Estate planning basics

Lawyer discussing paperwork with couple

Estate planning doesn’t have to be complicated and you don’t need to be wealthy to need an estate plan. It’s a way to provide written, legal directions to your loved ones who may need to distribute your assets after death or who may need to make healthcare decisions on your behalf if you’re not able.

Putting a written plan in place to make sure your wishes are carried out will give you the peace of mind that things will go the way you want. These are important decisions you shouldn’t leave undocumented. Nor should you wait too long to put them in place. Depending on your needs, here’s what documents you may want to include in your estate plan.

Documents to help in times of illness

Durable Power of Attorney. Appoint someone you trust to have the authority to pay your bills or manage your finances if you’re unable. It kicks in when your doctor says you’re not able handle these responsibilities any longer and lasts for as long as you’re sick.

Living Will. This is also called a Declaration of a Desire for a Natural Death. It allows you to specify whether you want your life prolonged by artificial means if there is no reasonable hope for recovery. This document is limited to withholding life support. Having this document in place takes the burden off your loved ones from having to make this difficult decision.

Healthcare Power of Attorney. More detailed than a Living Will, use this document to name someone to make medical decisions for you if you’re unable to speak for yourself. The individual you name is known as the attorney-in-fact. They will work with your healthcare providers to manage your care and carry out your wishes regarding medical treatment and procedures.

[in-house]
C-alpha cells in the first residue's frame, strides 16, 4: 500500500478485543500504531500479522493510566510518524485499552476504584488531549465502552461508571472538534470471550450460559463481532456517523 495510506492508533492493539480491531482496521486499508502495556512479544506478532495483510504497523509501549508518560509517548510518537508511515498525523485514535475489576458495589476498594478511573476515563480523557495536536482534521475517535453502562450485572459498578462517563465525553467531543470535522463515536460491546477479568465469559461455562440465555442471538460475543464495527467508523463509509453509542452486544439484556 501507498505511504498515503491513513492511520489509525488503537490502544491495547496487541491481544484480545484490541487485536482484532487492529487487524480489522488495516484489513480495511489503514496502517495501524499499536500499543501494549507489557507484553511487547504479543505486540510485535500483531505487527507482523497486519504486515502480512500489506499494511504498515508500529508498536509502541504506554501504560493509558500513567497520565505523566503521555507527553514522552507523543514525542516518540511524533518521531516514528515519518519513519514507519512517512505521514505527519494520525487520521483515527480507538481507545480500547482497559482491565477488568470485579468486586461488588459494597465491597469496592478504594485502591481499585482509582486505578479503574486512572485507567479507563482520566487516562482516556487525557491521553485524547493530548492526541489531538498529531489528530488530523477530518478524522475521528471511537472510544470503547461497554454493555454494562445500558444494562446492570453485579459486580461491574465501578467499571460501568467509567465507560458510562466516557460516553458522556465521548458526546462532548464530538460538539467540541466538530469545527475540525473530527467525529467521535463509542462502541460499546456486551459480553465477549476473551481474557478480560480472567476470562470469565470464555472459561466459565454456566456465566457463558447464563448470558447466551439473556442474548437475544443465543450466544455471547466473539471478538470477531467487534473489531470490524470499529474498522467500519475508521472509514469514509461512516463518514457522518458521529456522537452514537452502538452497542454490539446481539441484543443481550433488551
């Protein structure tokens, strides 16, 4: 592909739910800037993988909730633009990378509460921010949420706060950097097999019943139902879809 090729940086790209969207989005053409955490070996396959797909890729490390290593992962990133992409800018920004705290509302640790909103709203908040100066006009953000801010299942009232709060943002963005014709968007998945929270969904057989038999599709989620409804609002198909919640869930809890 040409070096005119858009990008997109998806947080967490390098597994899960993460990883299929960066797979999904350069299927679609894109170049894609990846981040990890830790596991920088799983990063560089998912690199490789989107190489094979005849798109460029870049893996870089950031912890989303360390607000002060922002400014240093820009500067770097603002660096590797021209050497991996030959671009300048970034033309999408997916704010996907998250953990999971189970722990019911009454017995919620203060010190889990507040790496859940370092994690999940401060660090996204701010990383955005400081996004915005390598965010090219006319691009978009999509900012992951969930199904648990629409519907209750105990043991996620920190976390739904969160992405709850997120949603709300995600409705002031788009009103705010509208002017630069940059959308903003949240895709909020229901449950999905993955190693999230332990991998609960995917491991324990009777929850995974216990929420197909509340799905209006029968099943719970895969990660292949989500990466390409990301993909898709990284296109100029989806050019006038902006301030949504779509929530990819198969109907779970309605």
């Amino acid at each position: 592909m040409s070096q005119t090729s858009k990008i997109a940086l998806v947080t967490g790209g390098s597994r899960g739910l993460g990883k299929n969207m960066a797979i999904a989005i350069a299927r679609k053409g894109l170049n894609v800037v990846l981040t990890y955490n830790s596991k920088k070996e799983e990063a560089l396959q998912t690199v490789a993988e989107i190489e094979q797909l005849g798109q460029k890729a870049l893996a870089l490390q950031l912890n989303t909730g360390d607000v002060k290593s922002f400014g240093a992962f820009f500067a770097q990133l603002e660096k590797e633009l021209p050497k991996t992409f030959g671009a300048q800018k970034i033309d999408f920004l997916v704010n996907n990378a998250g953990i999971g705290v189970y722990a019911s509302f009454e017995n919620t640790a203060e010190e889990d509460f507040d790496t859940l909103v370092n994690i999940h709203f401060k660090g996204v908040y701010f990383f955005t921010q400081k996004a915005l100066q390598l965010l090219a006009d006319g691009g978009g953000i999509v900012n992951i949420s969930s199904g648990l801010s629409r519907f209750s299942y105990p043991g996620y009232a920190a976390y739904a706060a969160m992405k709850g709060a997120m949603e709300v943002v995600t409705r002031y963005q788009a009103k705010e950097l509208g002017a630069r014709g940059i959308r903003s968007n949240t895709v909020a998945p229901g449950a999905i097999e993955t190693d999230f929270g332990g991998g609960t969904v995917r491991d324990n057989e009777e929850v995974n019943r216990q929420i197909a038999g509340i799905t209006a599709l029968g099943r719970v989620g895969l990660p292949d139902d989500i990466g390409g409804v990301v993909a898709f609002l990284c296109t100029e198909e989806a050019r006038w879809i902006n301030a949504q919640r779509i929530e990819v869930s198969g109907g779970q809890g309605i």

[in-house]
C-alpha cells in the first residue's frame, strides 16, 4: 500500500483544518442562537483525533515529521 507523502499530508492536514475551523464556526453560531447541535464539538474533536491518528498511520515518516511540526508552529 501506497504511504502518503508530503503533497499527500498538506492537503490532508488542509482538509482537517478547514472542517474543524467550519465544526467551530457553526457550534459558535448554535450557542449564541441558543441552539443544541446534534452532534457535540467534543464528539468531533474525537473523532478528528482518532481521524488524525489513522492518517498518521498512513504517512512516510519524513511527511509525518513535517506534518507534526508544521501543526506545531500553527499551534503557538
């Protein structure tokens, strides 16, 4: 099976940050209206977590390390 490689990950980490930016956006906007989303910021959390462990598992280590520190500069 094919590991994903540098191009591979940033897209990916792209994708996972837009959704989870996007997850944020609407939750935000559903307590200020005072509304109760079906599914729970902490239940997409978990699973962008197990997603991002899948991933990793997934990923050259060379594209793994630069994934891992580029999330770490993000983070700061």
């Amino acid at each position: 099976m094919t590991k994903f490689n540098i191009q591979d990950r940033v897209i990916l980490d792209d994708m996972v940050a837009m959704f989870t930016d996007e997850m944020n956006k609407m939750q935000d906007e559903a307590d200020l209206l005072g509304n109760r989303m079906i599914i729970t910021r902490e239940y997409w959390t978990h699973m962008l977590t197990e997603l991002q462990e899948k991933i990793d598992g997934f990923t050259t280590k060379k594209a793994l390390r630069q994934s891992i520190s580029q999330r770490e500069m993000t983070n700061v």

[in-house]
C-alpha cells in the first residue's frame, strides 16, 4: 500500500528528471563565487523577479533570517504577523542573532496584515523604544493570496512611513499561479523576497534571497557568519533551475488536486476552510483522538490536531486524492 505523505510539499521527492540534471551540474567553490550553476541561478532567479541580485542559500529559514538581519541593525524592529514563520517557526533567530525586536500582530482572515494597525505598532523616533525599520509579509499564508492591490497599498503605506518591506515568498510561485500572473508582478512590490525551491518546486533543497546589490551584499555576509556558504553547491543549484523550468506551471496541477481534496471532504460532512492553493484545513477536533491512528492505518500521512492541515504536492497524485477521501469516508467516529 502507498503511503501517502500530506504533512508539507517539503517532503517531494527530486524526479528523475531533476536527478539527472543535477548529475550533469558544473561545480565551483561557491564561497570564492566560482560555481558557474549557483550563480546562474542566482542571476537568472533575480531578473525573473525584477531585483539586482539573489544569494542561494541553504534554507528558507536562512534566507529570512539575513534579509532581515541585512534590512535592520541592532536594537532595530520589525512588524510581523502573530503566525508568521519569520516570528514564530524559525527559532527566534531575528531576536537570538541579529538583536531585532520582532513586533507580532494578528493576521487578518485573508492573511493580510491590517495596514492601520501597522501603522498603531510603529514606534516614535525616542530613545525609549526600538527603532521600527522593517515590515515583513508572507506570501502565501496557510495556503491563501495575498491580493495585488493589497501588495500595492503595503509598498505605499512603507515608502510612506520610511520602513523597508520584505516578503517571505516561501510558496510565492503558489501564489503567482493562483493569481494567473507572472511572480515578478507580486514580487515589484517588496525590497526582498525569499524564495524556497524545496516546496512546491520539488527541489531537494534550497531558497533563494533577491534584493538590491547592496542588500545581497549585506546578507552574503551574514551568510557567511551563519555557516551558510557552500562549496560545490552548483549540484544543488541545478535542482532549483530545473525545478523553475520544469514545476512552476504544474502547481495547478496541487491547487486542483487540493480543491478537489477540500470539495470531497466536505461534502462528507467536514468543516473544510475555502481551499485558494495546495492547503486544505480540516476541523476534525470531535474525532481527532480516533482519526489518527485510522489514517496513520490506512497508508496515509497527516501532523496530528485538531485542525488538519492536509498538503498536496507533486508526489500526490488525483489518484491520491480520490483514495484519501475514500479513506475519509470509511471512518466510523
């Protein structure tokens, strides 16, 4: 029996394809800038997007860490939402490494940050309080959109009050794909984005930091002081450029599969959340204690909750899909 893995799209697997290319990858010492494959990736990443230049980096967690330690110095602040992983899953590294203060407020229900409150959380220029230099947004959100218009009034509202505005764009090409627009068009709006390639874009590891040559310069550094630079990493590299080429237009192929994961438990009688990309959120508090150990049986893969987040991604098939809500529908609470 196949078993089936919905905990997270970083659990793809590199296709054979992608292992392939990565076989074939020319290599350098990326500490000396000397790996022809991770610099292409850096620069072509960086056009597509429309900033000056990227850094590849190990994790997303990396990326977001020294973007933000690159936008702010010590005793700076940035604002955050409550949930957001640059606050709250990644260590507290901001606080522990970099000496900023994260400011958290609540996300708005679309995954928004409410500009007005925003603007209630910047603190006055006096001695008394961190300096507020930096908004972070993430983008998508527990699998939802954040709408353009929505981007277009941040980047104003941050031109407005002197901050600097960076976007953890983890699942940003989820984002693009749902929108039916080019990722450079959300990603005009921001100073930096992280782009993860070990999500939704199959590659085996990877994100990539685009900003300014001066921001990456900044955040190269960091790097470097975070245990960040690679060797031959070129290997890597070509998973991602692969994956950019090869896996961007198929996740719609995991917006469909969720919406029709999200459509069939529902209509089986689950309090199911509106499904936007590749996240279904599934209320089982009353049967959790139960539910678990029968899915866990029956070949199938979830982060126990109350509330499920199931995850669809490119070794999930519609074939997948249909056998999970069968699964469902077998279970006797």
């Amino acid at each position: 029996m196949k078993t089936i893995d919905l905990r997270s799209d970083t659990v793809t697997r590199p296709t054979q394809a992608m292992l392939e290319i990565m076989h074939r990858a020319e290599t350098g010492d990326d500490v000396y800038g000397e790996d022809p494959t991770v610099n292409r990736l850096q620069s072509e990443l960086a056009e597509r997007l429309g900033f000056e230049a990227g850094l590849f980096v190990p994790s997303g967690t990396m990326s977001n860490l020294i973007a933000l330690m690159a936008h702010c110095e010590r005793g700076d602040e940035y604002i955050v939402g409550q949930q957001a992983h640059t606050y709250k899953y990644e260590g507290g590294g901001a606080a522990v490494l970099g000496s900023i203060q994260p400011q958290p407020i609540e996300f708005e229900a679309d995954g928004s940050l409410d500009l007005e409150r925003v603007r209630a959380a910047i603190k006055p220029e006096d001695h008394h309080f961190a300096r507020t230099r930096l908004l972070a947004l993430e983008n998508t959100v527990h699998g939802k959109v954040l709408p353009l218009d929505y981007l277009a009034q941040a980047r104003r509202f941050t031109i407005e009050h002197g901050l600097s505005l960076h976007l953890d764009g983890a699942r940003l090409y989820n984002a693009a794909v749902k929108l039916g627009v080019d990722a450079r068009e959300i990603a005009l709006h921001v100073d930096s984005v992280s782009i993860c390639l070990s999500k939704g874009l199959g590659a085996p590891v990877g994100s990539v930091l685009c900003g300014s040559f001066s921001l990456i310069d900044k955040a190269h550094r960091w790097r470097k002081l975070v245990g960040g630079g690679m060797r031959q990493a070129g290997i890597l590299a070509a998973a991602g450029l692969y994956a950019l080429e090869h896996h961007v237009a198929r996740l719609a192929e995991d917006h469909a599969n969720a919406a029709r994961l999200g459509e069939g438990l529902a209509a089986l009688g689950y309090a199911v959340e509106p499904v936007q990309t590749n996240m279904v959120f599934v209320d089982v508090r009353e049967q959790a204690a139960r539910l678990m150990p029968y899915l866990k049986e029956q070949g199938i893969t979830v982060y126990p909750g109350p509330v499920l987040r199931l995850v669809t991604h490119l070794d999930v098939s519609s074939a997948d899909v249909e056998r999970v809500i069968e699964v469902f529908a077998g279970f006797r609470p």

Documents to help upon death

Will. This is also called a Last Will and Testament. Here, you can detail your final wishes for all your assets (e.g. home, car, jewelry, collectibles). Most importantly, if you have minor children or disabled adult children, you can name a guardian for them. You can also make arrangements for your pets. With advanced planning, you may be able to help reduce any debts and taxes that will need to be paid after your death.

Letter of Last Instruction. In addition to your will, it is a good idea to write a letter of last instruction. This is a great way to tell your loved ones where they can find any important items and documents you have in safe keeping. It also gives you the opportunity to provide any specific burial instructions you may have.

Your estate plan is intended to be updated as your needs change. The plan you start out with now may be much simpler than the plan you will need later in life. Keep your estate plan current and applicable to your current situation regardless of how simple or complex.

The advice provided is for informational purposes only. Contact an attorney for additional guidance.

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